Why the Singapore summit might be a net plus
By Scott Sumner
Let’s start with the negatives:
1. This was one of the most complete capitulations by US negotiators since the 1973 peace agreement with North Vietnam. For years we’ve been demanding that North Korea de-nuclearize, and this agreement does not achieve that goal. Despite this failure, we gave up some significant concessions, including the meeting itself and also the end to certain training exercises. A hawkish skeptic might argue that this is all a delaying tactic from Kim. Think about the very bellicose language from President Trump after taking office. Perhaps Kim was worried that Trump would do something extreme, and this is a way of buying time. Meanwhile, Trump badly wanted a win, and that limited his ability to negotiate a tough agreement:
People briefed on the meetings said American negotiators had found it difficult to make significant headway with the North Koreans, in part because the White House did not back them up in taking a hard line.
2. Trump’s effusive praise for Kim as an individual was morally offensive and not even necessary. Imagine how Jewish people would feel if he offered similar praise for Hitler.
3. As is often the case, Trump’s comments were full of inaccuracies and hyperbole. Contrary to his claim, other Presidents have negotiated agreements to make the Korean peninsula nuclear free—indeed President Clinton did so in 1994.
So we have negotiated a deal that strongly favors the North Koreans, and followed through with inaccurate and offensive comments. How can there possibly by a bright side to the picture?
1. There weren’t any obvious good alternatives. It wasn’t clear that the US had any practical method of stopping the North from holding on to its nuclear weapons.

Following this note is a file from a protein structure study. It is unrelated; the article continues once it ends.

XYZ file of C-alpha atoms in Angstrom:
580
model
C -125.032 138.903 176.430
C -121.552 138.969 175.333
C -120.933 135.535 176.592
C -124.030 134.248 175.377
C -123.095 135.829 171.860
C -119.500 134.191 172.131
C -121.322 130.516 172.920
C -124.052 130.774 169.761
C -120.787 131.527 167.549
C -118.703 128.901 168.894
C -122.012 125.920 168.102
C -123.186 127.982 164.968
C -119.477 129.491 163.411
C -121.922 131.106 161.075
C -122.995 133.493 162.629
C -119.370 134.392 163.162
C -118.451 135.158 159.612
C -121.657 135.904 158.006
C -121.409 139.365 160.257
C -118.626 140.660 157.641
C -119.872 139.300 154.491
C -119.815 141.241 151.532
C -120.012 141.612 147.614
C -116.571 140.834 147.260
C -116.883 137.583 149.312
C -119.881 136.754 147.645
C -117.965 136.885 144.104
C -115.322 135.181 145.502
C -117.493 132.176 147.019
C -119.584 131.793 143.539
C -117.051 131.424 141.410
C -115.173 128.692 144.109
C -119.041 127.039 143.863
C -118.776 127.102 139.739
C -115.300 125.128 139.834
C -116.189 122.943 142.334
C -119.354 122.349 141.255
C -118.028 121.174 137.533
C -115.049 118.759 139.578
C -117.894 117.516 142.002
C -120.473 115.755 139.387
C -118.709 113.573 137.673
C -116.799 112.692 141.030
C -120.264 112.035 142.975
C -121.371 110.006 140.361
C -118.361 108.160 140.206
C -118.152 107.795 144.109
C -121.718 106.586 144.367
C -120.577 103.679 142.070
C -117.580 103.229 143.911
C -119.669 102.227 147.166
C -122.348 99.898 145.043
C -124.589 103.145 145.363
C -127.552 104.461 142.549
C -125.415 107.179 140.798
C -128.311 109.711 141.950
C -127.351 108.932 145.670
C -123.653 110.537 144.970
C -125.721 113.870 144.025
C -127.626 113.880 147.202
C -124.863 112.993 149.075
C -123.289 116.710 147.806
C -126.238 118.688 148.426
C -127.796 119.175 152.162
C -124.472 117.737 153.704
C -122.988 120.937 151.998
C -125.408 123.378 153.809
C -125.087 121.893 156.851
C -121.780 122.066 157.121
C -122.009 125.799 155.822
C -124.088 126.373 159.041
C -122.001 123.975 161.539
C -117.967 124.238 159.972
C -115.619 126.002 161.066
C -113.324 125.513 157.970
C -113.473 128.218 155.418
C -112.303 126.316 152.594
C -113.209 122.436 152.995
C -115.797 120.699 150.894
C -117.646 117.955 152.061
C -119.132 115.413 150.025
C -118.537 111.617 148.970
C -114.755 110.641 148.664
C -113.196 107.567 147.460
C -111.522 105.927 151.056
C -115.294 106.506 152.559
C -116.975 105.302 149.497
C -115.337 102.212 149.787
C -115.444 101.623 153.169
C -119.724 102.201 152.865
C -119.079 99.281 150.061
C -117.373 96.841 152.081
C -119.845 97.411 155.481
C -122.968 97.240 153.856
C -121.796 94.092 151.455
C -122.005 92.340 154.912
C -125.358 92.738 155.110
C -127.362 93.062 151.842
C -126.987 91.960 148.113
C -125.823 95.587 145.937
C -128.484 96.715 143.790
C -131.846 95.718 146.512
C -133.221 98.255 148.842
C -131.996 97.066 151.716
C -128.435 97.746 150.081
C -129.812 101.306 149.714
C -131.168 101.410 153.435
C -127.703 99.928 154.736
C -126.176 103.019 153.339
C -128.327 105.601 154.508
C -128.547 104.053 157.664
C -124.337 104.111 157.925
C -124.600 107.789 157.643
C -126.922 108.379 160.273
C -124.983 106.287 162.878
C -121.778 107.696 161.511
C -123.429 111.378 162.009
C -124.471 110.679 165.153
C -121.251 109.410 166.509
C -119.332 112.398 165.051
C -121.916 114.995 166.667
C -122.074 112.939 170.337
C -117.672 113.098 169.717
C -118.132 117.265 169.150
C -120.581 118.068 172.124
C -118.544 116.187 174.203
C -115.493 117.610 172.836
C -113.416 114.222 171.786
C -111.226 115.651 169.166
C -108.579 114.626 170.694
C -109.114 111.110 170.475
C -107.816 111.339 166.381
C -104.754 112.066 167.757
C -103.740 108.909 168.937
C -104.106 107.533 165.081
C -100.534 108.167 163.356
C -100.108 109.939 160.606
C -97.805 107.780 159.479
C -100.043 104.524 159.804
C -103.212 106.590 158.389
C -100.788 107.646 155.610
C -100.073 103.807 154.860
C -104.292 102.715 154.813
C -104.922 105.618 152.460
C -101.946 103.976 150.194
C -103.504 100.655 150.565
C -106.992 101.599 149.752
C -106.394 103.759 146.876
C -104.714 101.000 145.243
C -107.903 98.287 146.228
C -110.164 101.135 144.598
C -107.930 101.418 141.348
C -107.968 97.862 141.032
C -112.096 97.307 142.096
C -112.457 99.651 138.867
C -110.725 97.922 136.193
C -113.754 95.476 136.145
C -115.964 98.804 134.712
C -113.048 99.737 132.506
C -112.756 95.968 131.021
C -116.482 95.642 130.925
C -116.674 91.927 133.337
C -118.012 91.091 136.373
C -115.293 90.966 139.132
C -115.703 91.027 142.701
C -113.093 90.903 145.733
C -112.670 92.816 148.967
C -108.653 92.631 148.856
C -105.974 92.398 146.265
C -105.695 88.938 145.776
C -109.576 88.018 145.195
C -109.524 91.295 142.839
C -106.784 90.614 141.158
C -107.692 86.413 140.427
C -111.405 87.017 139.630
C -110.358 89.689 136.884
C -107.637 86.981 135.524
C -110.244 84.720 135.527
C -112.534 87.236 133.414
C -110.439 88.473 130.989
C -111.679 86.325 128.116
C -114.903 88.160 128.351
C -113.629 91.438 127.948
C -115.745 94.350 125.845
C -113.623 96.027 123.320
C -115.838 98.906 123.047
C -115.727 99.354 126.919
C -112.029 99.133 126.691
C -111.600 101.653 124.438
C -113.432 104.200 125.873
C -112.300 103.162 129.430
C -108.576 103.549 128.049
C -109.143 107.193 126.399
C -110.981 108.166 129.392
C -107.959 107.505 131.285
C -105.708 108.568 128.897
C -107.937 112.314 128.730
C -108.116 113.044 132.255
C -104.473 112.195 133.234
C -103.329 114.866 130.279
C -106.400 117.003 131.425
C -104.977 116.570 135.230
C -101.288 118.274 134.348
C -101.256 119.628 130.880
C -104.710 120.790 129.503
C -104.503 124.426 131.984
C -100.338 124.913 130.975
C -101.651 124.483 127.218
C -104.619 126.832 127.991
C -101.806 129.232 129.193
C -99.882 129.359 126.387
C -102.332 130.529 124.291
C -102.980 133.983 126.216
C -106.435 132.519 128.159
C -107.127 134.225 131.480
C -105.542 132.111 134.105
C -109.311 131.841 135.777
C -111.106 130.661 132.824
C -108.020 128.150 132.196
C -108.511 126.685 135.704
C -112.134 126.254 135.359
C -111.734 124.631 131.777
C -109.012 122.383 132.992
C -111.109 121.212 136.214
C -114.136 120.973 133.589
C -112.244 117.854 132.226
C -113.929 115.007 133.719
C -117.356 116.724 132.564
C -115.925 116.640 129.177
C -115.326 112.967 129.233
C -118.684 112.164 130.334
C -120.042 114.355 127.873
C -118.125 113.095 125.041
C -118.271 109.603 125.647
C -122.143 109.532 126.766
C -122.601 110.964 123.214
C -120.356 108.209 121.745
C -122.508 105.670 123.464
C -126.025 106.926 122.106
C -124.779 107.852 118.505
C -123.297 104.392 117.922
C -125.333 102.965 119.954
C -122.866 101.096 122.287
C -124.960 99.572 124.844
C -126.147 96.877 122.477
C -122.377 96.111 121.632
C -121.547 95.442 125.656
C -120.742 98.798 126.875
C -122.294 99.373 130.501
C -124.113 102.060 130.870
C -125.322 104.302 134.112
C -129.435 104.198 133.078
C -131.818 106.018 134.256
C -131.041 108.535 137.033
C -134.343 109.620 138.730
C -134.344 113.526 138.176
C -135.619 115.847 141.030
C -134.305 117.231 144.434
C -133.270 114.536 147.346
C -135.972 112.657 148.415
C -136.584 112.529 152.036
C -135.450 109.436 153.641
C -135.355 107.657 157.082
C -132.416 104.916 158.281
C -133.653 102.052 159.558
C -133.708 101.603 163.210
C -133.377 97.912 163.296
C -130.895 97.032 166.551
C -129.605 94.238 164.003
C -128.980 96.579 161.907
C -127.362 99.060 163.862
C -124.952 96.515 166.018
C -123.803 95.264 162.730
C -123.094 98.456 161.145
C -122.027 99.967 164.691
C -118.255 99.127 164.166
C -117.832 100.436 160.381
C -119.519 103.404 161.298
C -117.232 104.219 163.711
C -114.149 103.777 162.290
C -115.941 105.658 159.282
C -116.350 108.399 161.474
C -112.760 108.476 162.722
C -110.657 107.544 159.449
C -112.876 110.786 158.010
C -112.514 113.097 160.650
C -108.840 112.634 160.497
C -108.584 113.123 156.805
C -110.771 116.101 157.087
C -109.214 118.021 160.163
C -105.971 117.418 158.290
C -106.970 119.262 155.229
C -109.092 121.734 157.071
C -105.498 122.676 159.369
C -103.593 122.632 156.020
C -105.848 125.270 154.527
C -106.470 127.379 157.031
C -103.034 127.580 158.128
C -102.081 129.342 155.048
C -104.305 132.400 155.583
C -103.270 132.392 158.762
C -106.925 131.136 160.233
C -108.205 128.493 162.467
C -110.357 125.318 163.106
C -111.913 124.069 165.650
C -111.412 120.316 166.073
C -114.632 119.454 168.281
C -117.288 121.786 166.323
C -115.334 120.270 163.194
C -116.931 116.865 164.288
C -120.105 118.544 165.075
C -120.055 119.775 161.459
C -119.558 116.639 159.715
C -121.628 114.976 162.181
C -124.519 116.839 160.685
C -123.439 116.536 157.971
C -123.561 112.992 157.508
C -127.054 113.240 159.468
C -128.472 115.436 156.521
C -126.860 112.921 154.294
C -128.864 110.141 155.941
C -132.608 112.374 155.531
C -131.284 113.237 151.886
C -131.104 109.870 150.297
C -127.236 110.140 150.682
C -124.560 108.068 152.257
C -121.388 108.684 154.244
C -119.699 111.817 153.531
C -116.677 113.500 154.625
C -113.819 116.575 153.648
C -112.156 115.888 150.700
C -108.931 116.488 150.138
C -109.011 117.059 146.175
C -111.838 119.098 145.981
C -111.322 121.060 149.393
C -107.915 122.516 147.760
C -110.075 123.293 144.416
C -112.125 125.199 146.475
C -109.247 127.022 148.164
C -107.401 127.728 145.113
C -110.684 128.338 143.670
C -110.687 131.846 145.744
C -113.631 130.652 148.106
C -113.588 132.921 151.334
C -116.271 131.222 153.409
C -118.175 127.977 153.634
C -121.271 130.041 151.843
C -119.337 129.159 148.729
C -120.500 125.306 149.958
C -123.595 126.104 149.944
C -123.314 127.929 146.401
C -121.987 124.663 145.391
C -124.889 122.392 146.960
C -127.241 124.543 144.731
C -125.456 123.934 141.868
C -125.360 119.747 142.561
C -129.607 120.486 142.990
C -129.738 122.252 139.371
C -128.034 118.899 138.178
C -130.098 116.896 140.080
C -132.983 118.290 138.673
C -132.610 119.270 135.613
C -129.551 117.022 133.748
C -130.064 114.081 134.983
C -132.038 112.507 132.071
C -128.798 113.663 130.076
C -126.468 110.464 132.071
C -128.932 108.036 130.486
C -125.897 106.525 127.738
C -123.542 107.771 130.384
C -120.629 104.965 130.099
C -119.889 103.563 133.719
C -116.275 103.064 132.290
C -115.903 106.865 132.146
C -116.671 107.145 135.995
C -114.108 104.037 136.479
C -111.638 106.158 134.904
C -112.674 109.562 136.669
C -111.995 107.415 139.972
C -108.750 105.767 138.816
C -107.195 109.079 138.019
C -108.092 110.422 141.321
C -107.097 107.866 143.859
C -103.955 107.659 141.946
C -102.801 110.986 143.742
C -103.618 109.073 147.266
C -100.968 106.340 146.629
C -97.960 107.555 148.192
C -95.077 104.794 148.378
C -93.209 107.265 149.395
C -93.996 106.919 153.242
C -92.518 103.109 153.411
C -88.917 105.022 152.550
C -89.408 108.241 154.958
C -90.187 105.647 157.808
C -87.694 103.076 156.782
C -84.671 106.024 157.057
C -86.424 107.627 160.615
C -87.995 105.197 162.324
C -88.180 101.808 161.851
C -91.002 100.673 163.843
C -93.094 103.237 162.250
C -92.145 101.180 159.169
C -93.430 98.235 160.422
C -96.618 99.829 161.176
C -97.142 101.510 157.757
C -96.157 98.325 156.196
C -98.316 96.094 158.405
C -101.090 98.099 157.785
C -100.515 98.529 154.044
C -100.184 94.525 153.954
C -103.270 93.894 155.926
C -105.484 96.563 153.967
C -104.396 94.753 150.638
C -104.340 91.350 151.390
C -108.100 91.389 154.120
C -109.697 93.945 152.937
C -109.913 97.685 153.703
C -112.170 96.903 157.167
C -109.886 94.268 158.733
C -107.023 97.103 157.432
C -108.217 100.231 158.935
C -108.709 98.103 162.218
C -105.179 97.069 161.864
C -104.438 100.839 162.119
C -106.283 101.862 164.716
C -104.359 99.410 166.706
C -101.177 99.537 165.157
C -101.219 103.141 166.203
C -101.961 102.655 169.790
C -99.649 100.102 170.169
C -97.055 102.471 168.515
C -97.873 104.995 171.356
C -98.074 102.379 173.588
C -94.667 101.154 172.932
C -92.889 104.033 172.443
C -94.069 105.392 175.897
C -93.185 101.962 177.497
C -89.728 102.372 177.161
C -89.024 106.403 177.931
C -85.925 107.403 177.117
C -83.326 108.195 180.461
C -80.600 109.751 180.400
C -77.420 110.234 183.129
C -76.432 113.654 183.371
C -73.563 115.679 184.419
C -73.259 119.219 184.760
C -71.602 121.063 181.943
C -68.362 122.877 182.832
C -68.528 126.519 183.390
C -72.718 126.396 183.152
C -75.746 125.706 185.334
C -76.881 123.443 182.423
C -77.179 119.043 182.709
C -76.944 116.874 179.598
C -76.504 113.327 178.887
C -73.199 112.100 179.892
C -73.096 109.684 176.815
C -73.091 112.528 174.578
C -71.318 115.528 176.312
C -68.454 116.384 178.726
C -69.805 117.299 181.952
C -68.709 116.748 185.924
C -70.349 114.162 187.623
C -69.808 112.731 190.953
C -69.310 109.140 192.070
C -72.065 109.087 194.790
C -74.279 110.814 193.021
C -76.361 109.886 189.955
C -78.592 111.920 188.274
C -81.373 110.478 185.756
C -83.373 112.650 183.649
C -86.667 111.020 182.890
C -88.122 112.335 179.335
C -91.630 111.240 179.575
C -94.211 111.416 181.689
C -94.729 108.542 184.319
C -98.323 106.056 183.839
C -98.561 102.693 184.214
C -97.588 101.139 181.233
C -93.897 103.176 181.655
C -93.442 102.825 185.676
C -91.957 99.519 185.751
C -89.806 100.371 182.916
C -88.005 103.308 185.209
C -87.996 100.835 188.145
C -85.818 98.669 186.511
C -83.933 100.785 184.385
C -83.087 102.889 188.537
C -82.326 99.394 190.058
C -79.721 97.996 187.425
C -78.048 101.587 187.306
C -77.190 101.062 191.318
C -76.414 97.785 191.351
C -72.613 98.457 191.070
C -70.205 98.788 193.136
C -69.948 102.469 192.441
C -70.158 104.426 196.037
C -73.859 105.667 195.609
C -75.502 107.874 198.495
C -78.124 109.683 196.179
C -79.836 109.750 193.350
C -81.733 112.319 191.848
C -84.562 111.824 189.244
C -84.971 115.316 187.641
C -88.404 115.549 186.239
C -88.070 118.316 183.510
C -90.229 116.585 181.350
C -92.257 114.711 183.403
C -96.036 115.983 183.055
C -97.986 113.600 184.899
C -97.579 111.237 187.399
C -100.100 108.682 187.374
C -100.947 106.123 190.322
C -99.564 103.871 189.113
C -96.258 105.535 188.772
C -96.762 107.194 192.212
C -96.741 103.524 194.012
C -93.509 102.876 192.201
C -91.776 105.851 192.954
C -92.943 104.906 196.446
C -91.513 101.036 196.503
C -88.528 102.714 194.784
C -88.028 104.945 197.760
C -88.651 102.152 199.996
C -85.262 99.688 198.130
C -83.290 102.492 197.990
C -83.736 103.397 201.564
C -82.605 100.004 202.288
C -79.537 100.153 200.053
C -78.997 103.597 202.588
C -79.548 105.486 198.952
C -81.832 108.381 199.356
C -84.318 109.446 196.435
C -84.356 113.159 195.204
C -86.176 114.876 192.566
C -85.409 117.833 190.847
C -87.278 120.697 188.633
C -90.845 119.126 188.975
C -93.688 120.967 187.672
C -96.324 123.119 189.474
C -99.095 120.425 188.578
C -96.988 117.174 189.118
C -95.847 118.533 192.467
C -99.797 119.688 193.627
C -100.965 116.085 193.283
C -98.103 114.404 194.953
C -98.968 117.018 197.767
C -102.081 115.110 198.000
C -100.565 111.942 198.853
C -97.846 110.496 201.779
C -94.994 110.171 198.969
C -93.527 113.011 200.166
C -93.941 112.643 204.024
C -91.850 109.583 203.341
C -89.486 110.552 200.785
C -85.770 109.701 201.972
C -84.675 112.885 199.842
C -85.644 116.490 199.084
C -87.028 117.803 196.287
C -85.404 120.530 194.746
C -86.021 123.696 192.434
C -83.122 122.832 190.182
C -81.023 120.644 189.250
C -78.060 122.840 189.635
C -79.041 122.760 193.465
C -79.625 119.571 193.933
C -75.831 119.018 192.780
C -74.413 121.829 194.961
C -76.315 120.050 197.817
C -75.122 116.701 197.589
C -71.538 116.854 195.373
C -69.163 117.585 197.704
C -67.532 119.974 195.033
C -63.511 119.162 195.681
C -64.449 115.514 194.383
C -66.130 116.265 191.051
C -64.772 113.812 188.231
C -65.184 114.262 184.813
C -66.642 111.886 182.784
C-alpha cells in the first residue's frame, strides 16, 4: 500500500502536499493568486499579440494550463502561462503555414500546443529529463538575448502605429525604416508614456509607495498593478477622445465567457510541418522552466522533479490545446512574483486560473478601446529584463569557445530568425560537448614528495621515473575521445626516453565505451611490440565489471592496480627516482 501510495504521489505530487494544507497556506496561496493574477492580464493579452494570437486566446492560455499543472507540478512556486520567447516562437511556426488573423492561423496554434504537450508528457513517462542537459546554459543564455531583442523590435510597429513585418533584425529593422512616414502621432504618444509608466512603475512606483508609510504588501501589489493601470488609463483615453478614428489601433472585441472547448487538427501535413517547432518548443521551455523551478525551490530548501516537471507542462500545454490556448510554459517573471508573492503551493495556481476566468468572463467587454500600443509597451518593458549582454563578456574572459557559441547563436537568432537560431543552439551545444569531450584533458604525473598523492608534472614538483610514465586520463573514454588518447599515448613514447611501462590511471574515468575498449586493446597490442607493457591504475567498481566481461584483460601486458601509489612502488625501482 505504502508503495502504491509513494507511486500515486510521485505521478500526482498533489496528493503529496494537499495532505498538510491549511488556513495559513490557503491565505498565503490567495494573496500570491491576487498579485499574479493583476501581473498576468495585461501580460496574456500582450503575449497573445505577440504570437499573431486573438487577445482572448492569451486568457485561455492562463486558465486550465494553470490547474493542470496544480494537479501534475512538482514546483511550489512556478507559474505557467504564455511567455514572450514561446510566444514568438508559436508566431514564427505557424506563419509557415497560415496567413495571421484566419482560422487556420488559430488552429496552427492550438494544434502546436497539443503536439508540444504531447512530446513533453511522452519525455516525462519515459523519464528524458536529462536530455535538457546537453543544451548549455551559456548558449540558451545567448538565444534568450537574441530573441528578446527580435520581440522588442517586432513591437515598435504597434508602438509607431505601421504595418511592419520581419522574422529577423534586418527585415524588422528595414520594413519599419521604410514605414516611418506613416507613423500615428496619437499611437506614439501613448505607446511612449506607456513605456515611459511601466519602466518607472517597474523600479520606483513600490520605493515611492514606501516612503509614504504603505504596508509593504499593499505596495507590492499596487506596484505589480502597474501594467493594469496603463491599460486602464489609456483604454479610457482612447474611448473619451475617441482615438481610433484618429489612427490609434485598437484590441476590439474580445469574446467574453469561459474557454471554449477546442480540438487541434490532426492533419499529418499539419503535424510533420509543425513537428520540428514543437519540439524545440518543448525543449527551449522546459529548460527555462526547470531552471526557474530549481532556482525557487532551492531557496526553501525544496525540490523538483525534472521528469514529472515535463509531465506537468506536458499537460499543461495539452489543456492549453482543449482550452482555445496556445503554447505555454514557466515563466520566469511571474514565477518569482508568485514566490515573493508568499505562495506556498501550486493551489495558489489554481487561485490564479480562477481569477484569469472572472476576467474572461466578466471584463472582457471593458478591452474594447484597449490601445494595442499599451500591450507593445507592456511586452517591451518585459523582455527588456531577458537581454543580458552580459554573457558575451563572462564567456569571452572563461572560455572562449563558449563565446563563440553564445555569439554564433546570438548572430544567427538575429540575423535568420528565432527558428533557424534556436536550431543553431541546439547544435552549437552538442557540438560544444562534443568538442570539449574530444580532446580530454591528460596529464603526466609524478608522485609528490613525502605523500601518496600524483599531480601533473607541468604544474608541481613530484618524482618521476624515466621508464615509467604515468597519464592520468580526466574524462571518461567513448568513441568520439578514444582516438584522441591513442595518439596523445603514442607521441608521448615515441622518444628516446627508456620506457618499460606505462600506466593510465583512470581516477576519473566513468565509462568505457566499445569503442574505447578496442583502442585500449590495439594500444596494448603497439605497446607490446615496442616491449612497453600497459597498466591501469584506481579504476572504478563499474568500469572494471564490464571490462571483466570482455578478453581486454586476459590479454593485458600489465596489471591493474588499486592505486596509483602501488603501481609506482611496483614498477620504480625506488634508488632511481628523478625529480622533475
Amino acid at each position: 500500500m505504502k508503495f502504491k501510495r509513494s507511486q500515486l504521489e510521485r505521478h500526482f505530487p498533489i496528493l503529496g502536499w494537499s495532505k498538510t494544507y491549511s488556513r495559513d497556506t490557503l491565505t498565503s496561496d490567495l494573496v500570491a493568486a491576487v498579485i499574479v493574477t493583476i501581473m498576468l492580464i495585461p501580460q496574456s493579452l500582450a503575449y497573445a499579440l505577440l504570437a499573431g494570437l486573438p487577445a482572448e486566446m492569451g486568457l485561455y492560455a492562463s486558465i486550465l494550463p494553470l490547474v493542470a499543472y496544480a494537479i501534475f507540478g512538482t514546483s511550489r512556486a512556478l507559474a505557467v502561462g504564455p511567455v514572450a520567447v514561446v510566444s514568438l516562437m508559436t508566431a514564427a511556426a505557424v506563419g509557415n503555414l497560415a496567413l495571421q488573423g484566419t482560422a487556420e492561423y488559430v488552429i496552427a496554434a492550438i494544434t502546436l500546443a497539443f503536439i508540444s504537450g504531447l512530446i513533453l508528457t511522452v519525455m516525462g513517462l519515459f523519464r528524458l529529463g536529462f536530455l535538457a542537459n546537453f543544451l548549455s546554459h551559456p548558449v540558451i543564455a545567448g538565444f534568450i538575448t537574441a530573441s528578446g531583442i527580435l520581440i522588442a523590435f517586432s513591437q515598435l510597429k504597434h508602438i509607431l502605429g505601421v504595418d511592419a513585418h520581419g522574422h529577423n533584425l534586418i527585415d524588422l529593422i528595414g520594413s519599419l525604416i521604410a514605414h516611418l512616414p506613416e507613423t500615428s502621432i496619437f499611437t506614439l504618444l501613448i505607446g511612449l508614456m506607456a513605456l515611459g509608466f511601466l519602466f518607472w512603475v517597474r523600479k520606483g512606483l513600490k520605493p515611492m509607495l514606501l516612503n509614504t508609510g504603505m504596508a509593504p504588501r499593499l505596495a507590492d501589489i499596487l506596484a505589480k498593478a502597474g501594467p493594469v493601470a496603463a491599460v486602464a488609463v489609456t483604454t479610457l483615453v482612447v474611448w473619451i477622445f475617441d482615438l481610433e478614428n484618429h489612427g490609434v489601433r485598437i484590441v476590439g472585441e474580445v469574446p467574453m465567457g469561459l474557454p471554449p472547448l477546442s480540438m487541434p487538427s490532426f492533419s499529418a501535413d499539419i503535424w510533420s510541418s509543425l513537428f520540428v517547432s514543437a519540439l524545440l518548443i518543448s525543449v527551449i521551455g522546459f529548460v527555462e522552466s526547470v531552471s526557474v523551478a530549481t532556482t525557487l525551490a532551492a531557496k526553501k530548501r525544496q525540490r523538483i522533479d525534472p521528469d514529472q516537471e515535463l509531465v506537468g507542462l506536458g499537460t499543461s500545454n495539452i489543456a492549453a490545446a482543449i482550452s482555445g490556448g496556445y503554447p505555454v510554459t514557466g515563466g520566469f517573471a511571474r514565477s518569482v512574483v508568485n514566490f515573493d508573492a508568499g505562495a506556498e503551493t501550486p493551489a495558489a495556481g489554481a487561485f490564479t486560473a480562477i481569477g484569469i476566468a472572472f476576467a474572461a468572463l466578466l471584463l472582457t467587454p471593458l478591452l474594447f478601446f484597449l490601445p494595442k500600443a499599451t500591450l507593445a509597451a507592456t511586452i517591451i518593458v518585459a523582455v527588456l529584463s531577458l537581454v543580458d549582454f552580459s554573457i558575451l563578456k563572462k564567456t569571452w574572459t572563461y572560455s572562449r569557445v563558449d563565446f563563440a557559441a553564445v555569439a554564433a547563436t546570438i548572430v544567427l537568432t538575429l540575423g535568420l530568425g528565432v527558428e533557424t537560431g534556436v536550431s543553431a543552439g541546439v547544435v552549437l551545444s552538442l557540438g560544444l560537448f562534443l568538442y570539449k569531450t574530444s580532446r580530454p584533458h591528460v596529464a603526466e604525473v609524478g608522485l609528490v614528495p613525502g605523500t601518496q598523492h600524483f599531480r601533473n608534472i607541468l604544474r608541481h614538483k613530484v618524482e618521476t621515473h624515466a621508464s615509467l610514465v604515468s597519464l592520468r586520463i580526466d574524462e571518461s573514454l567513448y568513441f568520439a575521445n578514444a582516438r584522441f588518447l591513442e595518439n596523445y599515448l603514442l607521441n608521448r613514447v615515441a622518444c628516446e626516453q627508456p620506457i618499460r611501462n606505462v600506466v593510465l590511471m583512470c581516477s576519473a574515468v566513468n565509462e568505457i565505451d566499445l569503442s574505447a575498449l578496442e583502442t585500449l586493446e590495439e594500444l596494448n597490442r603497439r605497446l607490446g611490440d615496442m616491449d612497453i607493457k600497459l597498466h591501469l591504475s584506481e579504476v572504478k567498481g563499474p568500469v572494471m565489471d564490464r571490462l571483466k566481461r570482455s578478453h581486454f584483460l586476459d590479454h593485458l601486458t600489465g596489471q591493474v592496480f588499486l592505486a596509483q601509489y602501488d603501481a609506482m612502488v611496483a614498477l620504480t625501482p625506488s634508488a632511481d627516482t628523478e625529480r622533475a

2. It’s at least possible that Kim wants to do a major policy change; somewhat analogous to what Deng did in China after Mao died, and yet still hold on to a significant number of nuclear weapons. This kind of move might be easier to do if international tensions are reduced, and this meeting might reduce tensions.
I’d encourage people to look at the picture in a different way:
1. The real issue is not the nukes; it’s the human rights situation in North Korea. In utilitarian terms, nukes are already going off in Korea. The suffering and death in North Korea caused by Kim’s regime is just as horrifying as the atomic bombs on Hiroshima and Nagasaki. The most important goal should not be de-nuclearization, rather the focus should be on improved conditions in North Korea.
2. Focus on the relationship between North and South Korea, and view the US as a sideshow. If Kim is serious about change, the real action will revolve around his relationship with the South. In the optimistic scenario, this meeting is sort of a way to get the US out of the picture, so that he can move ahead constructively with President Moon. Neither Kim or Moon want bellicose language from the US overshadowing their efforts. In addition, this meeting makes it more likely that Trump will allow Moon to go further in engagement with the North than what might otherwise have been possible.
Thus it’s at least plausible that this agreement is a net plus. But before supporters of Trump get too enthused, the very same logic that suggests this might be a net plus also suggests that Trump’s Iran policy is a huge missed opportunity.
Trump’s policy is probably misguided in either Korea or Iran; I’m just not sure which one. I sometimes think that foreign policy is like the movie industry—“nobody knows anything”. And that includes me.